Learnings that teach a lesson

by Therese Johansson

I sat in the last job interview to secure a very exciting global position. I was tagged and well prepared to show that "I" was the best person for this position.

But because I was very focused on getting the position, I forgot the small detail of asking relevant questions back about the company, the manager and my prospective colleagues.

In other words, I bought the "pig in the sack" and ended up in a position with a manager with whom I did not share the values at all, a costly mistake it turned out when it came to well-being and well-being.

Double-acting homework

Here I learned a lesson how it affects me as a resource not to find out who you enter into "marriage" with. I have been on a few interviews since then and realized that the awareness of companies is not that great regarding the idea that they should be an attractive employer for the applicant.

Good ambassadors

Another example is an interview I was called to, when I got there I was taken to a room where there were two people sitting. One was an HR person I had already met, but the other person I had neither met nor spoken to before. The HR person started the meeting and when I hesitated to answer his questions, the HR person looked at me in surprise.

They had forgotten to introduce the other person in the room by name and title, which felt unfunny to me. It is an advantage to know who to deliver the answers to, in this case it turned out that the person, without name and title, was the future manager. If you want to recruit elite employees to your company, a recommendation is to ensure that you have good ambassadors who represent the company at the interviews.

Profitable recruitment

When a mutual attraction arises, there is the possibility of a really profitable and long-term recruitment. But the question is whether you have internally done a good preparatory work on what kind of team player the company needs?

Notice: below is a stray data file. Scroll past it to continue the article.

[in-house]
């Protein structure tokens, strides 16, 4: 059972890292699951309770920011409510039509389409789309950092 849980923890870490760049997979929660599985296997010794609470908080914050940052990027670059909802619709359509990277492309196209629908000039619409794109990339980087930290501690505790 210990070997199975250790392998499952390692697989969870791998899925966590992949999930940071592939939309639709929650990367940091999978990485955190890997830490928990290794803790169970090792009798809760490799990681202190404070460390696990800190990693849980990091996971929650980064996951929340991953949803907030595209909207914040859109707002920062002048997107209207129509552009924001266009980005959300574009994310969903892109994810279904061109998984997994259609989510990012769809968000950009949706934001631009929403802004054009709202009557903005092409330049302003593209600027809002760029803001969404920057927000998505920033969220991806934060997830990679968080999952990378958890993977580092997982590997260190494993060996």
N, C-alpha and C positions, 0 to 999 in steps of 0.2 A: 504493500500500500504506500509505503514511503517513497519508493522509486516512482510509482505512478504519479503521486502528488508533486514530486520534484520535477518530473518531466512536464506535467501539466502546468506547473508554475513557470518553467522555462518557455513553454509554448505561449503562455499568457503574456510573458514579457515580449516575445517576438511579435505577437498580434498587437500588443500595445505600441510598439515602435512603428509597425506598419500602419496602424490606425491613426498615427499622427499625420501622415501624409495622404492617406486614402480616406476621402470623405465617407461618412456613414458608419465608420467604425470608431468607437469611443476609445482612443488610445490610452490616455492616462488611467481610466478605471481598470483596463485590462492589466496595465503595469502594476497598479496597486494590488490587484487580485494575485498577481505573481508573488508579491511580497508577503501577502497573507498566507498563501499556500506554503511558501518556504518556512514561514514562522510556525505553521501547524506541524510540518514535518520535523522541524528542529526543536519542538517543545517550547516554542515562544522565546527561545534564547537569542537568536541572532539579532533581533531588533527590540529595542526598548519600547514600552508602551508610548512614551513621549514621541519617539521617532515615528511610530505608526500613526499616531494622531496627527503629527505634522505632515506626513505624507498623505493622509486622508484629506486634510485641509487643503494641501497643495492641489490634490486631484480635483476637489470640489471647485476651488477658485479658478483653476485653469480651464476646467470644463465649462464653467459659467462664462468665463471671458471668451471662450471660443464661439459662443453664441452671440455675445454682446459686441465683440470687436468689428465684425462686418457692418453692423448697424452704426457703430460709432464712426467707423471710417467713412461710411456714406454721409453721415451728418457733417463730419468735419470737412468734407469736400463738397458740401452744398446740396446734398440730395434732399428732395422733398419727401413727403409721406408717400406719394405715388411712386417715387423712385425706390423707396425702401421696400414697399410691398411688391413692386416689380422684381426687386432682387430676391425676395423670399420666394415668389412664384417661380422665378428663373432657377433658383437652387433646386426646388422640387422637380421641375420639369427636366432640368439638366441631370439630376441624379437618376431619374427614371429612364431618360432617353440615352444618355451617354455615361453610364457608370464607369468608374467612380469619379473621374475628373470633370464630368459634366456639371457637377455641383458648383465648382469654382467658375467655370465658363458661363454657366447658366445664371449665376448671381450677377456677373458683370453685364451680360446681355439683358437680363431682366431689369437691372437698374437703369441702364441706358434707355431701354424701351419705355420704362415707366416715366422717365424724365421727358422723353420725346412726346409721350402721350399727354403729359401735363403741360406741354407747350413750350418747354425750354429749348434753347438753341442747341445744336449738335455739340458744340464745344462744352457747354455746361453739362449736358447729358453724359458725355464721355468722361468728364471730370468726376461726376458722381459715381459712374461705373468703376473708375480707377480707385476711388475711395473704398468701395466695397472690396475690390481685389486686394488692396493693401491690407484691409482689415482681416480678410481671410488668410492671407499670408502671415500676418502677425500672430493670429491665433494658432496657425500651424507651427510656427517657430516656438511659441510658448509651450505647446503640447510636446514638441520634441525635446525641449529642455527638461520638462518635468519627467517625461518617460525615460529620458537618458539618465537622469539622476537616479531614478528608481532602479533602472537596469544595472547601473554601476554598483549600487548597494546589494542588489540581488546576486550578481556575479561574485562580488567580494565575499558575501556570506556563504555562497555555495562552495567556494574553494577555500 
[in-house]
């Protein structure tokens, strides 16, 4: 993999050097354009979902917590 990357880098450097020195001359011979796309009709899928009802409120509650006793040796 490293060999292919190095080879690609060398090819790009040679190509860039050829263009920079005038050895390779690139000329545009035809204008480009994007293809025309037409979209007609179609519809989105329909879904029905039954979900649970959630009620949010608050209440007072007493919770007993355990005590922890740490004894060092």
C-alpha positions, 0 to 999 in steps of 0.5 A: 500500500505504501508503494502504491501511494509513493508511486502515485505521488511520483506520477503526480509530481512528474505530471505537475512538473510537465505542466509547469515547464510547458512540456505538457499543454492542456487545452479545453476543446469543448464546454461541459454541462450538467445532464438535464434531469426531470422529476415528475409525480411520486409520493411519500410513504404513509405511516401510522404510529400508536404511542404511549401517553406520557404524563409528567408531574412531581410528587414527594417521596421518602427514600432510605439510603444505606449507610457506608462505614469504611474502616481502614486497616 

This preparatory work can be done by identifying what kind of profile, personality, knowledge, skills and experience are best suited for the position you are recruiting for. Then the selection among the applications is easier and also increases the possibilities of being able to ask the right questions during a job interview.

A good preparatory work facilitates the possibilities to see if the applicant meets the criteria as well as to demonstrate that the company meets the applicant's current, future needs and wishes. Emphasizing the value base is to ensure that it is equivalent for the applicant as well as for the company.

Thinking outside the box

When I recruited as a leader, it was more important for me to find differences in employees, focusing on them having the "Right Attitude" rather than focusing on the right training. Of course, a certain basic knowledge in all areas is a requirement, but the goal of a successful recruitment is that it becomes a valuable and long-term investment, with great potential to grow and develop together with the rest of the organization.

It can be good to be open to new possibilities or untested approaches. Perhaps it is precisely your "Wildcard" that gives your organization the extra purple spice needed to avoid stagnation.